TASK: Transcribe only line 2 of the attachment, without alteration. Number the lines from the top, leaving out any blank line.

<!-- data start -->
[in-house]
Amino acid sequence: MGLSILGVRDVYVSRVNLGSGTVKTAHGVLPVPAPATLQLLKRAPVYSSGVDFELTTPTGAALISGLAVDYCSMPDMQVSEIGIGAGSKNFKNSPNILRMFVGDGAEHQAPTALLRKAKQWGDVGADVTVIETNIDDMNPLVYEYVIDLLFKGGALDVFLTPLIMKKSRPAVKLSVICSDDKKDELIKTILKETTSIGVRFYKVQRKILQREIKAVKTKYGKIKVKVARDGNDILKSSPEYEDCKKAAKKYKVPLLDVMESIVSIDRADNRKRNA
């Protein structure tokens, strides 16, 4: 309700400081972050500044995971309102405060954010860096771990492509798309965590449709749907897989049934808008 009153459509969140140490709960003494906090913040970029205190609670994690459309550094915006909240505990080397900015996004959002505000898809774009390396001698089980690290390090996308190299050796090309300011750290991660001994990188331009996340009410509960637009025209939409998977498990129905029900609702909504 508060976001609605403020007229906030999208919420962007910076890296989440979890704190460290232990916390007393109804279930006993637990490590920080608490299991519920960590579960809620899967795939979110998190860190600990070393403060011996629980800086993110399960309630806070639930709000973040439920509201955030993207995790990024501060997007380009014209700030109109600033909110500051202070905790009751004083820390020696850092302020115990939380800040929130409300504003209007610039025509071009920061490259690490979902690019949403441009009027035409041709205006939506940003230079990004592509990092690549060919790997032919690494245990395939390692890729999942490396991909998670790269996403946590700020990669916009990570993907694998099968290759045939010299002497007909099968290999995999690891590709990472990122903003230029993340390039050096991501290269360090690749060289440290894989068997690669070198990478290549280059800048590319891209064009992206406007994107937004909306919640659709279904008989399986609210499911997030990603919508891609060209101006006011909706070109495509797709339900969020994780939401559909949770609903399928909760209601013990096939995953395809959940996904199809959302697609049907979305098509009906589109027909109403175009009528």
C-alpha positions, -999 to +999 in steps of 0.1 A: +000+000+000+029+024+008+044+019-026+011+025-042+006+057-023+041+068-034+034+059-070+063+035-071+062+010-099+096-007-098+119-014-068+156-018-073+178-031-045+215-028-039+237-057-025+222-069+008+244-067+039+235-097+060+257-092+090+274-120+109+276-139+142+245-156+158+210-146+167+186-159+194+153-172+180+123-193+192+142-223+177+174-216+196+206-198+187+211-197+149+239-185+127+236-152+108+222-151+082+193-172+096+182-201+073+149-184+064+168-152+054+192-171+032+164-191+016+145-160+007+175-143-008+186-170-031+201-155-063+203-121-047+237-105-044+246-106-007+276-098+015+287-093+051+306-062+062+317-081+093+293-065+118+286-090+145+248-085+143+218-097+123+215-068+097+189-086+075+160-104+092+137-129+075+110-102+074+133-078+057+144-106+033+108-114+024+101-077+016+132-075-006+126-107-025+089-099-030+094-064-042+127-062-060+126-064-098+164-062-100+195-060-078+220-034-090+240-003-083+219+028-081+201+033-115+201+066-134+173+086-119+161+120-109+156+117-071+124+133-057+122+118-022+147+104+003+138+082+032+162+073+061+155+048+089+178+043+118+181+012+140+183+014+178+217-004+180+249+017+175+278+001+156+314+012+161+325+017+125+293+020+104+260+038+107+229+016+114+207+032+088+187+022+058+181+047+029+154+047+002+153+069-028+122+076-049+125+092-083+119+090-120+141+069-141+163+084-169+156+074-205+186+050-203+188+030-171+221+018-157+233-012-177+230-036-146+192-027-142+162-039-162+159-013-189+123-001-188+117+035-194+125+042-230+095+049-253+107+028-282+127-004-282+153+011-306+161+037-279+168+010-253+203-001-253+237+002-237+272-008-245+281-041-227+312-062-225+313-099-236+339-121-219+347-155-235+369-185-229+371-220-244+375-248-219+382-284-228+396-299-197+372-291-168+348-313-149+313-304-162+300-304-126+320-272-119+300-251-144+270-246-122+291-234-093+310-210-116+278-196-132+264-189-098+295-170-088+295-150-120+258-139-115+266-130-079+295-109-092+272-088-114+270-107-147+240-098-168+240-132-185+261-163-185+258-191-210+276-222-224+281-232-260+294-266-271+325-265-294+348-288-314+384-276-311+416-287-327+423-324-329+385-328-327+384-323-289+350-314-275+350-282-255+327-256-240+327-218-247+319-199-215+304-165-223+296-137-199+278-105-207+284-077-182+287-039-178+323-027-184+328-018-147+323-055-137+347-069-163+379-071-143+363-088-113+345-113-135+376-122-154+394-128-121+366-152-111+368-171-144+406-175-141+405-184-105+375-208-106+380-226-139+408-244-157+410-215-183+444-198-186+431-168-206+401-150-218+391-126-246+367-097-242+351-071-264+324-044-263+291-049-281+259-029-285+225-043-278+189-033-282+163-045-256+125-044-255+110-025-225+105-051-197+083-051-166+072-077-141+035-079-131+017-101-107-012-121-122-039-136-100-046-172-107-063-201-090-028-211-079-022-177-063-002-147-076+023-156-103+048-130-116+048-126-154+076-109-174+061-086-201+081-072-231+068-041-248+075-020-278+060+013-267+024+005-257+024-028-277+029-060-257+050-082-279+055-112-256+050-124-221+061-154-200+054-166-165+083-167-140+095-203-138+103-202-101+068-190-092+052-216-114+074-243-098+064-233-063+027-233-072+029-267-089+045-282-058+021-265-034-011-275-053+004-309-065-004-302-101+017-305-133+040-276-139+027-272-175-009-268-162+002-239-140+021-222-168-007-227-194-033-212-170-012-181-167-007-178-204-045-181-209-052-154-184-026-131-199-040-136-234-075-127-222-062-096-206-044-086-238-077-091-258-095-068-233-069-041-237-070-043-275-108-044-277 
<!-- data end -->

Amino acid sequence: MGLSILGVRDVYVSRVNLGSGTVKTAHGVLPVPAPATLQLLKRAPVYSSGVDFELTTPTGAALISGLAVDYCSMPDMQVSEIGIGAGSKNFKNSPNILRMFVGDGAEHQAPTALLRKAKQWGDVGADVTVIETNIDDMNPLVYEYVIDLLFKGGALDVFLTPLIMKKSRPAVKLSVICSDDKKDELIKTILKETTSIGVRFYKVQRKILQREIKAVKTKYGKIKVKVARDGNDILKSSPEYEDCKKAAKKYKVPLLDVMESIVSIDRADNRKRNA